In lieu of an abstract, here is a brief excerpt of the content:

  • Monetary Metamorphosis: The Volcker Fed and Inflation
  • Iwan Morgan (bio)

As the 1970s drew to a close, the inflation that had blighted America’s economy for much of the decade appeared out of control. Under Paul Volcker’s leadership, the Federal Reserve adopted a new policy of money-supply control to curb runaway price instability. This strategy precipitated the deepest recession since the 1930s in 1981–82, during which GDP fell 2.9 percent and some three million payroll jobs were lost—over two-thirds of them in manufacturing. 1 Despite coming under huge political pressure to ease, the Fed stayed the course until it could claim “mission accomplished” in the battle against inflation. Although the central bank expanded the money supply to boost recovery in late 1982, it kept real interest rates (actual rates minus inflation) high for the remainder of Volcker’s tenure as chair. The resultant strength of the dollar drew in cheap imports, causing further damage to America’s manufacturing sector even as prosperity returned to other parts of the economy.

To date, scholarly analysis of the late twentieth-century emergence of a conservative American political economy in place of the liberal one initiated by the New Deal has predominantly focused on the fiscal and deregulatory elements of the Reagan administration’s antistatist agenda. However, there is increasing recognition among historians and social scientists that the Volcker Fed played a critical role with regard to both the rightward turn of economic policy and the broader structural changes in the economy in this period. To some analysts, its draconian anti-inflation strategy completed the process whereby finance grew more significant and manufacturing underwent relative decline in the more open, increasingly internationalized economy of the 1970s. 2 For others, its success in stabilizing the value of money was the [End Page 545] prerequisite for the so-called financialization of the economy whereby business profits grew more dependent on the provision of capital than on production of commodities in the 1980s and beyond. 3

In line with the latter interpretation, this study regards the Federal Reserve’s stabilization of money as critical to the credit-driven economy that showed signs of emergence in the 1970s but whose full development occurred subsequently. In its assessment, the central bank oversaw a paradigm shift in American political economy in the 1980s. In essence, low inflation replaced high employment and rising wages as the primary index of national economic well-being, monetary policy replaced fiscal policy as the principal instrument of economic management, and the Fed chair replaced the president as the chief manager of prosperity. The analysis below considers the transformation in the Fed’s role under Volcker, its interactions with the Carter and Reagan administrations, and the historical significance of its monetary legacy.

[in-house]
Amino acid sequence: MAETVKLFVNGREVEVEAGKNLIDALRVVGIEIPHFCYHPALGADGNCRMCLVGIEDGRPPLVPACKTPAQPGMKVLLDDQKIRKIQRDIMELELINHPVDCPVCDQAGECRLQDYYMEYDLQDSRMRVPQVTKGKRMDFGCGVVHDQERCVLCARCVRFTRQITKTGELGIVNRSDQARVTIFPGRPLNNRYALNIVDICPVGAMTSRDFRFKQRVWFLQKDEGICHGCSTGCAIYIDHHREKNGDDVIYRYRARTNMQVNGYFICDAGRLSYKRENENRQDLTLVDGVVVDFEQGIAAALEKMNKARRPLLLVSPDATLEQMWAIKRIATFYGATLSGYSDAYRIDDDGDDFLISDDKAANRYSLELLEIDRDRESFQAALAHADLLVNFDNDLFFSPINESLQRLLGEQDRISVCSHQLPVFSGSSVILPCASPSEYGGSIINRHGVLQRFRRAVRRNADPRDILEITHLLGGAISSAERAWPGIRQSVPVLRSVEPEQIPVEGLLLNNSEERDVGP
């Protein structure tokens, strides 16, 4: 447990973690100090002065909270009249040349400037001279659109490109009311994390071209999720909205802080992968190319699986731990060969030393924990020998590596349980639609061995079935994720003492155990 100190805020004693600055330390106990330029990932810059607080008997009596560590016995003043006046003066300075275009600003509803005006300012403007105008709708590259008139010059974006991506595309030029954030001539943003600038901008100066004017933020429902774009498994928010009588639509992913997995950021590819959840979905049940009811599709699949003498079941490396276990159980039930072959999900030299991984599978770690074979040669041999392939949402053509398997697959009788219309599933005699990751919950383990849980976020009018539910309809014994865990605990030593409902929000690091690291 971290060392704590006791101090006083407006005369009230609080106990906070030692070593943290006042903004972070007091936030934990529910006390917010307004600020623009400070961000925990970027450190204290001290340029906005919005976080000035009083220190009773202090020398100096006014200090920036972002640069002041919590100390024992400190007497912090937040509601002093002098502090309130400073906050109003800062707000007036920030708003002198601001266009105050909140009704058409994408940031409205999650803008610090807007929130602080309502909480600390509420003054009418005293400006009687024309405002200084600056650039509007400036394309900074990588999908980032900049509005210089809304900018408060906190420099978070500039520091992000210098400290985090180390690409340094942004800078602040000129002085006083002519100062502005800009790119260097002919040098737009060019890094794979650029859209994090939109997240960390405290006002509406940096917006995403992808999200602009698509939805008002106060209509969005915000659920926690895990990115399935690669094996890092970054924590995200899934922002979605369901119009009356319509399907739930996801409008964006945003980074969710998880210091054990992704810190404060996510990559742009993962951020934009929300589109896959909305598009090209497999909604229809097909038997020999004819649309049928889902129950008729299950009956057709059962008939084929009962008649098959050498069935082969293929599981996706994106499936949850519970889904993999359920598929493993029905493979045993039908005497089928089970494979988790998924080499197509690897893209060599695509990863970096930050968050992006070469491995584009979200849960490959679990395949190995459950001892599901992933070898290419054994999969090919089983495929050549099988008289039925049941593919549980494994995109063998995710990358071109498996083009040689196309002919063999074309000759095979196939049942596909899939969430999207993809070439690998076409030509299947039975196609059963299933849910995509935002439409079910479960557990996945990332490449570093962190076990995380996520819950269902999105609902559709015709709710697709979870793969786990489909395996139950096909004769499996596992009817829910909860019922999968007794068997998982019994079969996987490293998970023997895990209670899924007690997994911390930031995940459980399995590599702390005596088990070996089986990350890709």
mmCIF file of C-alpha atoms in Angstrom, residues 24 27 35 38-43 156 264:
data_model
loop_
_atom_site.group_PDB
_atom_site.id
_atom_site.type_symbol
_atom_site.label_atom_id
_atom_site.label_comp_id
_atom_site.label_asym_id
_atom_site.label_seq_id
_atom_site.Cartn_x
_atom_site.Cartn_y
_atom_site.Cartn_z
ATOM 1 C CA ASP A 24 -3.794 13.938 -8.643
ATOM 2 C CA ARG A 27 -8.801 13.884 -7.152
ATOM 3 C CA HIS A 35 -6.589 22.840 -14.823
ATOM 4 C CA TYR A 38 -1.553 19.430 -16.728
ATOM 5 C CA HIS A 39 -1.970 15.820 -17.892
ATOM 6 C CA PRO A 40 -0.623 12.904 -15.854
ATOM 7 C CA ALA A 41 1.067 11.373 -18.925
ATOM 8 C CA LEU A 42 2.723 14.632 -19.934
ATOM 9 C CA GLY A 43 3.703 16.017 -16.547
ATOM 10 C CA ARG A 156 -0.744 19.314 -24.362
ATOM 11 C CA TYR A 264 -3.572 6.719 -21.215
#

The Fed Chair as an Institutional Actor

Created in 1913, the Federal Reserve System did not emerge in modern form until the Banking Acts of 1933 and 1935. 4 The first measure enhanced Fed control over the supply of money and credit, notably through establishment of the Federal Open Market Committee [FOMC] to coordinate buying and selling of government securities. The second authorized the president to appoint all seven members of the Fed’s Board of Governors, subject to Senate confirmation, and designate one to serve as chairman (a role hitherto performed ex-officio by the Secretary of the Treasury). The 1935 legislation also empowered the board to appoint the presidents of the twelve Federal Reserve Banks [FRB] located outside Washington, D.C., gave it effective control of the FOMC—whose membership henceforth consisted of the governors, the New York FRB president, and four other reserve bank presidents serving on a rotating basis (instead of just the twelve presidents as hitherto), and strengthened FOMC authority to set monetary policy.

Despite its authority being ill-defined in the New Deal bank reforms, successive chairmen built up their post to make its influence paramount in the monetary policy process. According to Berkeley economist Sherman Maisel, a Federal Reserve governor from 1965 to 1972, the chairman’s power derives from five elements of his role. As the Fed’s principal public spokesman, he is seen as its embodiment by the Washington...

pdf

Additional Information

ISSN
1528-4190
Print ISSN
0898-0306
Pages
pp. 545-571
Launched on MUSE
2012-09-26
Open Access
No
Back To Top

This website uses cookies to ensure you get the best experience on our website. Without cookies your experience may not be seamless.